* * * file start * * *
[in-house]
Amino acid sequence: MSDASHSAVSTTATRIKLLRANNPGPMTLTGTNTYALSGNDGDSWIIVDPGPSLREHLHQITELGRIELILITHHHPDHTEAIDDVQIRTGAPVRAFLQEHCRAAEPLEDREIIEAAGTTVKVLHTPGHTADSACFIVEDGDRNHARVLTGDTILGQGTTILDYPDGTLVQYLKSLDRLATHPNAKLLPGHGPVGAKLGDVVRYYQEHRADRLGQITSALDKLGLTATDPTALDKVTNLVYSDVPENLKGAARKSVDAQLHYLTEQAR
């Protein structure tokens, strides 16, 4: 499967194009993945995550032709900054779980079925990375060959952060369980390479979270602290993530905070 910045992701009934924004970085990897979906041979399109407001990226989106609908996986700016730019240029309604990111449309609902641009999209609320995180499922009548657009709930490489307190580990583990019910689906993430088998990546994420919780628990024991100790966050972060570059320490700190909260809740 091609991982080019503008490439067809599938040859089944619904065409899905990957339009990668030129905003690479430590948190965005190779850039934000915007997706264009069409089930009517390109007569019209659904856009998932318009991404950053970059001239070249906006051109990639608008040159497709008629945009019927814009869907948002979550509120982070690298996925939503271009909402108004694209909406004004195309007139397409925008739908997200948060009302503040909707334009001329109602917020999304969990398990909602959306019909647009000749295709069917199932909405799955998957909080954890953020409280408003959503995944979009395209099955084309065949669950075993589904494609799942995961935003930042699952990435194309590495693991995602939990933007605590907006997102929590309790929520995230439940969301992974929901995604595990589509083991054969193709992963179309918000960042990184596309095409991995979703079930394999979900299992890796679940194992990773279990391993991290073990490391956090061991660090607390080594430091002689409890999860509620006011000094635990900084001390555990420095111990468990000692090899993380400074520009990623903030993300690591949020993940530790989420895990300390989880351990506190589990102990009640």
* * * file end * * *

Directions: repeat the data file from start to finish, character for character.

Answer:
[in-house]
Amino acid sequence: MSDASHSAVSTTATRIKLLRANNPGPMTLTGTNTYALSGNDGDSWIIVDPGPSLREHLHQITELGRIELILITHHHPDHTEAIDDVQIRTGAPVRAFLQEHCRAAEPLEDREIIEAAGTTVKVLHTPGHTADSACFIVEDGDRNHARVLTGDTILGQGTTILDYPDGTLVQYLKSLDRLATHPNAKLLPGHGPVGAKLGDVVRYYQEHRADRLGQITSALDKLGLTATDPTALDKVTNLVYSDVPENLKGAARKSVDAQLHYLTEQAR
């Protein structure tokens, strides 16, 4: 499967194009993945995550032709900054779980079925990375060959952060369980390479979270602290993530905070 910045992701009934924004970085990897979906041979399109407001990226989106609908996986700016730019240029309604990111449309609902641009999209609320995180499922009548657009709930490489307190580990583990019910689906993430088998990546994420919780628990024991100790966050972060570059320490700190909260809740 091609991982080019503008490439067809599938040859089944619904065409899905990957339009990668030129905003690479430590948190965005190779850039934000915007997706264009069409089930009517390109007569019209659904856009998932318009991404950053970059001239070249906006051109990639608008040159497709008629945009019927814009869907948002979550509120982070690298996925939503271009909402108004694209909406004004195309007139397409925008739908997200948060009302503040909707334009001329109602917020999304969990398990909602959306019909647009000749295709069917199932909405799955998957909080954890953020409280408003959503995944979009395209099955084309065949669950075993589904494609799942995961935003930042699952990435194309590495693991995602939990933007605590907006997102929590309790929520995230439940969301992974929901995604595990589509083991054969193709992963179309918000960042990184596309095409991995979703079930394999979900299992890796679940194992990773279990391993991290073990490391956090061991660090607390080594430091002689409890999860509620006011000094635990900084001390555990420095111990468990000692090899993380400074520009990623903030993300690591949020993940530790989420895990300390989880351990506190589990102990009640």